I do obsessively check my stats on the blog for what that's worth.
I see all this blogging and social media as a structure for me to keep exploring.
Joe opines that pinhole photography has been the latest trendy gimmick and that the worldwide short-attention-span is starting to fade. I agree a little. My brief involvement with the commercial end was almost a decade ago, but I still see new products being introduced, so it's been a fairly long fad as far as the internet goes.
In one way, good riddance. I've mentioned earlier my impatience with one-time experiences with pinhole which from my workshop presenter's point of view seem to be just technical demonstrations that it works. I'd really like to get together a mature group that really wanted to explore and make great photographs. However, my own personal fascination with pinhole starts with the magical impression of seeing an image come out of that empty box with a tiny hole in the end, and even in a limited event, it's fun to give people that experience.
Joe's discussion of Worldwide Pinhole Photography Day reminds me of Ed McMahon's (look him up, kids) assessment of New Year's Eve - it's when the amateur drinkers come out so the real practitioners prefer to avoid it. I have to be careful here because I'm the team coordinator. I agree that one of the faults of Pinhole Day is that for many participants, it's the only time they do any pinhole photography. This was really a problem for Gregg, especially because it often involved just purchasing a DSLR body cap with a pinhole (although he had a renewed enthusiasm just before he died in 2016). I understand that objection, but I'm OK with it. As in the previous paragraph, just experiencing something so basic about image-making, even if just this once, is worthwhile, although it is sort of like wading in up to your knees and calling it swimming.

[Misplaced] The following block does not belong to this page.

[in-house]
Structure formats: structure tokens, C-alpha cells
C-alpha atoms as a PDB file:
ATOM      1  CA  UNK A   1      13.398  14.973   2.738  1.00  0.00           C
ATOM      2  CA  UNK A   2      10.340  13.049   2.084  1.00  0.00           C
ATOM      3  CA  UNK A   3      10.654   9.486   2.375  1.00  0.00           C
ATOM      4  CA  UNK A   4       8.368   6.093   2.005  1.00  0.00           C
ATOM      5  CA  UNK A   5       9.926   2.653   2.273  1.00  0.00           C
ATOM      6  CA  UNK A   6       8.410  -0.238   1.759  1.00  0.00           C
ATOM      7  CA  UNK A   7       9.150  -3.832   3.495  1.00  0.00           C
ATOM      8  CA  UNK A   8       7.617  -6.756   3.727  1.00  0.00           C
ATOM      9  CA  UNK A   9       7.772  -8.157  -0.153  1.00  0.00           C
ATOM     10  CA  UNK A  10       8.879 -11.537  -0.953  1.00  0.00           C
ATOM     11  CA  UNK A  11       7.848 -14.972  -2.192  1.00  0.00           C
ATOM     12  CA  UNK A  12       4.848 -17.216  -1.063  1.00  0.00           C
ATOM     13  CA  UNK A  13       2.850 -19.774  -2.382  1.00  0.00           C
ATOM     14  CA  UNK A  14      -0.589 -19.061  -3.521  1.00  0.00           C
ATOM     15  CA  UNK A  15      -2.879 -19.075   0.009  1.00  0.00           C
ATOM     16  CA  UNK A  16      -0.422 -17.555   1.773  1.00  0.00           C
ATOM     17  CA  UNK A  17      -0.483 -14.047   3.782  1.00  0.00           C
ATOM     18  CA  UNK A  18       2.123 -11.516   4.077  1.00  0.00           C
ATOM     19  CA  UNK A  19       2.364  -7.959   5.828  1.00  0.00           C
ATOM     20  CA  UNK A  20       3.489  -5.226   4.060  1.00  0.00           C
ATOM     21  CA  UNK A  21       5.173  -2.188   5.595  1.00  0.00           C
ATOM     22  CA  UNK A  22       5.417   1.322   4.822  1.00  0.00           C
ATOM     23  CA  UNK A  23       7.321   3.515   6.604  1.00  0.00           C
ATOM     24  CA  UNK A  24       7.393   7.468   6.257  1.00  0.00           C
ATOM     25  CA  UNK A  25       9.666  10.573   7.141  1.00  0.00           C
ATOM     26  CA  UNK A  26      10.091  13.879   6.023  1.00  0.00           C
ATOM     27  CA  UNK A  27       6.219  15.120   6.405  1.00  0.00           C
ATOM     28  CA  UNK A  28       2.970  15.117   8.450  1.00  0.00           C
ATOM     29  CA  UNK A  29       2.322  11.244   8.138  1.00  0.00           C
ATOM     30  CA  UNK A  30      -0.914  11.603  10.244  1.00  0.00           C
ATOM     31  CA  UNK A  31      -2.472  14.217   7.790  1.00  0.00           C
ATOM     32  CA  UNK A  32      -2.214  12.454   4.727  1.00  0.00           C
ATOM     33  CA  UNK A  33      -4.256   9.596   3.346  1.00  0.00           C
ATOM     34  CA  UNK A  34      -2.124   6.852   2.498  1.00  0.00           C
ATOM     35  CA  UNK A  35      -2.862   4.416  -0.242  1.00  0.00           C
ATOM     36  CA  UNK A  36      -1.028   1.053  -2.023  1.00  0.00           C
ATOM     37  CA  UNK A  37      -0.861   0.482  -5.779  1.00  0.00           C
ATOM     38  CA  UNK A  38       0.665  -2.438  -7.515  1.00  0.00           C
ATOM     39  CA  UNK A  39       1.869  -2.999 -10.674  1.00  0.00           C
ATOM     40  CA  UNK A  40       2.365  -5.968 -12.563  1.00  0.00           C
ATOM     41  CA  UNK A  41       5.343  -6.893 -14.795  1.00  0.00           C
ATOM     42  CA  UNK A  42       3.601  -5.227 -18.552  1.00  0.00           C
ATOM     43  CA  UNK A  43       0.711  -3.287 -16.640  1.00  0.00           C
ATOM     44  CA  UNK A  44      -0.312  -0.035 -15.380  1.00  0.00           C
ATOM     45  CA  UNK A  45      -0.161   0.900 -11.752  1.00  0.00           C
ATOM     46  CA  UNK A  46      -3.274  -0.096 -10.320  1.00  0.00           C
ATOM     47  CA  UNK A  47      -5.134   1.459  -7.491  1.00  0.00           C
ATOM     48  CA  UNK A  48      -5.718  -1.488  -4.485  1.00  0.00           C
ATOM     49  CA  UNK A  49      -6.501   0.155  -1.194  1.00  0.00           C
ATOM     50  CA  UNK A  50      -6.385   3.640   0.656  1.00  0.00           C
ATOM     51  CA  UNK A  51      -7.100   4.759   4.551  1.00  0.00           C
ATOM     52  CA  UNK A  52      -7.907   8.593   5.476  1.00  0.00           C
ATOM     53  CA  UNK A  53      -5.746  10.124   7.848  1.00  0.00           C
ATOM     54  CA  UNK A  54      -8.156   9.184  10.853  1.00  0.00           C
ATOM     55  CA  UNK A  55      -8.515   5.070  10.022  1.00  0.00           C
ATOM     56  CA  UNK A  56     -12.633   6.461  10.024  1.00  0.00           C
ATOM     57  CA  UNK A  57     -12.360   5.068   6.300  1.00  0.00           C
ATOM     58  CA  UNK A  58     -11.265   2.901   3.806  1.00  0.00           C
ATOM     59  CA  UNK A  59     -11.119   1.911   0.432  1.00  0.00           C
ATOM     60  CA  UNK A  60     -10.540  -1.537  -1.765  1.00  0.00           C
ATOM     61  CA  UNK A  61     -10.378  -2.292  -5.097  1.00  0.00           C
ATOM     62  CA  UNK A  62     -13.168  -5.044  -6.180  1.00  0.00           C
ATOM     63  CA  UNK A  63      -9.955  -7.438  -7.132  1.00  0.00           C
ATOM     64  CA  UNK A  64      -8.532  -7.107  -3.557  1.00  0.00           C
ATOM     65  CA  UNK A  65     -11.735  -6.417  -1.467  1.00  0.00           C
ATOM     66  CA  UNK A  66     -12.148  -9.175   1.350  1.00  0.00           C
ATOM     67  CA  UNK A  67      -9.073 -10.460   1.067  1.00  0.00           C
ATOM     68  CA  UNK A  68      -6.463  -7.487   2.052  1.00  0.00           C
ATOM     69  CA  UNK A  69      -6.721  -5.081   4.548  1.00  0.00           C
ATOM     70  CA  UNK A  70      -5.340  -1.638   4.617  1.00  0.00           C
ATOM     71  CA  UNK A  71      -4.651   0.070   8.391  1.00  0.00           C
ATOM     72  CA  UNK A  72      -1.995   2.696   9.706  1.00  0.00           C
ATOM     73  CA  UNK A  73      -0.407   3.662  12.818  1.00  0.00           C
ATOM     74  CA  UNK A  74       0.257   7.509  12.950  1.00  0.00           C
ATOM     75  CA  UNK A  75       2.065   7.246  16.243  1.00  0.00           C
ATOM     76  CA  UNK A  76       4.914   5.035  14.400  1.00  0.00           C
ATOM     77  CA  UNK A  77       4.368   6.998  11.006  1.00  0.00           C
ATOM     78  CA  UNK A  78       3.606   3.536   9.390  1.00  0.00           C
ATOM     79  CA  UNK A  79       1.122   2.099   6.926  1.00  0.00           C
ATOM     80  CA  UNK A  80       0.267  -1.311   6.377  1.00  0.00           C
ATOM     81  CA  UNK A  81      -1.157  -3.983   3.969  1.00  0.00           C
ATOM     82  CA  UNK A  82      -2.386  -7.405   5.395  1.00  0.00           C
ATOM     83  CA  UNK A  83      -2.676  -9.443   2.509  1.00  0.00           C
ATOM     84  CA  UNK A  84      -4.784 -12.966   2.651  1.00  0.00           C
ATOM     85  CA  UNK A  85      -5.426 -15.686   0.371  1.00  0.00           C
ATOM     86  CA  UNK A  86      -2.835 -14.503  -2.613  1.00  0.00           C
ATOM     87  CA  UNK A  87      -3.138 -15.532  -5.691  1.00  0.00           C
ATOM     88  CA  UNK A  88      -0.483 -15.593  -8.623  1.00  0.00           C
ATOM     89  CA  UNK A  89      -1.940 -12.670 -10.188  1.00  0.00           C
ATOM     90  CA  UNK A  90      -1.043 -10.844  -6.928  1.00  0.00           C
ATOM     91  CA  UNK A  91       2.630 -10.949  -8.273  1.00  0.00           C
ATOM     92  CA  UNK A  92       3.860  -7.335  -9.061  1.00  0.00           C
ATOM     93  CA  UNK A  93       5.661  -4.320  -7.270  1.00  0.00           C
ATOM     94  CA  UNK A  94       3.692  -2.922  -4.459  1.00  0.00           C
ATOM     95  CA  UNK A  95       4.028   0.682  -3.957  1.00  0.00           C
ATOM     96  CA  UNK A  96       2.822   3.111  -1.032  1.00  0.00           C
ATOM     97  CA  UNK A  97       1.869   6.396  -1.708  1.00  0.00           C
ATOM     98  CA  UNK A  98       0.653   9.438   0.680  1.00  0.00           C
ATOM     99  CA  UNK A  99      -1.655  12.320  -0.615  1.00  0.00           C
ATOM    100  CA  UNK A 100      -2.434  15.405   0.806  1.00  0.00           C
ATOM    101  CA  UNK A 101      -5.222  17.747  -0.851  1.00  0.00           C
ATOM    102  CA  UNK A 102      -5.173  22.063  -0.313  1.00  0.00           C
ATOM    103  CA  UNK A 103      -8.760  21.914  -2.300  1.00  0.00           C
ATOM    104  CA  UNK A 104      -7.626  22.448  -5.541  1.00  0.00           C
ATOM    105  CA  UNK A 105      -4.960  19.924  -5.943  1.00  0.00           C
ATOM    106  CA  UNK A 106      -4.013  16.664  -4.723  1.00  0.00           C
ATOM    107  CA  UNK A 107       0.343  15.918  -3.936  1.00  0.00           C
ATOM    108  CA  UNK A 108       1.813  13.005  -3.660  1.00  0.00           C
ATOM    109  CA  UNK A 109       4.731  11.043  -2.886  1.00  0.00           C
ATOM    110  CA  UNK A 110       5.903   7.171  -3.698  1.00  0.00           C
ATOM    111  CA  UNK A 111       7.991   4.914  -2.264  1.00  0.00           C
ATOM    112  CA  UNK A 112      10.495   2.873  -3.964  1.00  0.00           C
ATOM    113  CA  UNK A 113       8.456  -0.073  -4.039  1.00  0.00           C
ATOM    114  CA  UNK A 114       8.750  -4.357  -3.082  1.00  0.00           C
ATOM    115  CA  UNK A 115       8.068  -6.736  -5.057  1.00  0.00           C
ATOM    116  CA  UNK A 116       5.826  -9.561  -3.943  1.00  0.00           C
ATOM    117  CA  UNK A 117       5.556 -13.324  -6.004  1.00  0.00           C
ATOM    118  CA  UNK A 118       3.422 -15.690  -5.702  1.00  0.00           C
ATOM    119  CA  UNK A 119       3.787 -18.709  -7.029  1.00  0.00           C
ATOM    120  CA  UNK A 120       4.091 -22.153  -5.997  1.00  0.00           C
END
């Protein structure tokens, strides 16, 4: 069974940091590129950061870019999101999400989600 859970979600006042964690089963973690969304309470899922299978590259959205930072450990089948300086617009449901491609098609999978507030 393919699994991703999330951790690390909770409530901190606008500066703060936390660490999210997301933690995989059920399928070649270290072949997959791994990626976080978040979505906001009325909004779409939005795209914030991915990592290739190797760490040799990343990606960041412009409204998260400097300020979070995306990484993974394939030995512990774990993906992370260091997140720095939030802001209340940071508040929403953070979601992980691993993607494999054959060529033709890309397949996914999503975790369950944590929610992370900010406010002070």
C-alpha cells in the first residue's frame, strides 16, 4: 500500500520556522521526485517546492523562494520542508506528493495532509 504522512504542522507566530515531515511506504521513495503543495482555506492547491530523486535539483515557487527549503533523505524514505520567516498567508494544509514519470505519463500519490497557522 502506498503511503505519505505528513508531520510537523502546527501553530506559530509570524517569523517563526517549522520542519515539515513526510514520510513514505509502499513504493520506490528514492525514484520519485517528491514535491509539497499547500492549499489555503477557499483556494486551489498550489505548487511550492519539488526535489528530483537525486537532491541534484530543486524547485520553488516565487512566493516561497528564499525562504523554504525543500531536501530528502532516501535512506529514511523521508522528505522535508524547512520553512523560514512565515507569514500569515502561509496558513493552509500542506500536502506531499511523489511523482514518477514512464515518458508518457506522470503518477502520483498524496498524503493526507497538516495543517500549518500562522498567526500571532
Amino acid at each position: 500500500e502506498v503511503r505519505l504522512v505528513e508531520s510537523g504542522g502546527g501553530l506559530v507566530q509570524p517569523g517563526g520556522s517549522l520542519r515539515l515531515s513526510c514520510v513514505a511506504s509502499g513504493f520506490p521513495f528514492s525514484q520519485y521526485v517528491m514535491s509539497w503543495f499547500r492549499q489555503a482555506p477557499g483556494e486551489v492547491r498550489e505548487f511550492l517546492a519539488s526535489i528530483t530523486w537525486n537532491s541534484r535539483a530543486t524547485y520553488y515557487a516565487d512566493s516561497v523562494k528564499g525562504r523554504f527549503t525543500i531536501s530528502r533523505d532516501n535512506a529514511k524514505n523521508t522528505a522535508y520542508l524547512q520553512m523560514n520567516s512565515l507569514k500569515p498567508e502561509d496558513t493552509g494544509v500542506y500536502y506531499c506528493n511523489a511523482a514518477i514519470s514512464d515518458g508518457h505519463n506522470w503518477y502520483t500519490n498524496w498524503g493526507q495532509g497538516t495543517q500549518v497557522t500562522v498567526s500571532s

A lot of people organize groups, events, and school projects which they might not do if it were not for a holiday to associate it with. All of these are good things in my book. As noted before, commiserating with like-minded people is a positive experience for most people.
Especially dear are those school groups. Joe brings up one perception about pinhole photography is that it's viewed as some sort of children's activity. I also hate hearing it compartmentalized like that, but it's also kind of neat to hear about kids having what I think is a significant educational experience. It's a hands on demonstration of lots of physical science, as in my grant project mentioned above, but meets lots of other objectives, most notably that you can make something with your own hands and create pictures with it in a dark closet. It also can be extended to re-experience what earlier generations experienced of photography with the long exposures and processing of a light sensitive surface (My major as an education undergraduate was History).
And I'm a big fan of the fact that we're all one species wherever we are.
I've blogged about it before, but personally I really like the challenge of having to get a really great picture on that one day, whatever the conditions, and being required to pick the best one, and then sharing that with the world.
Joe also talks in the video about the role of digital tools, and follow-through to a print that are rumbling around in my cerebrum, and I'll have to address them in a future post.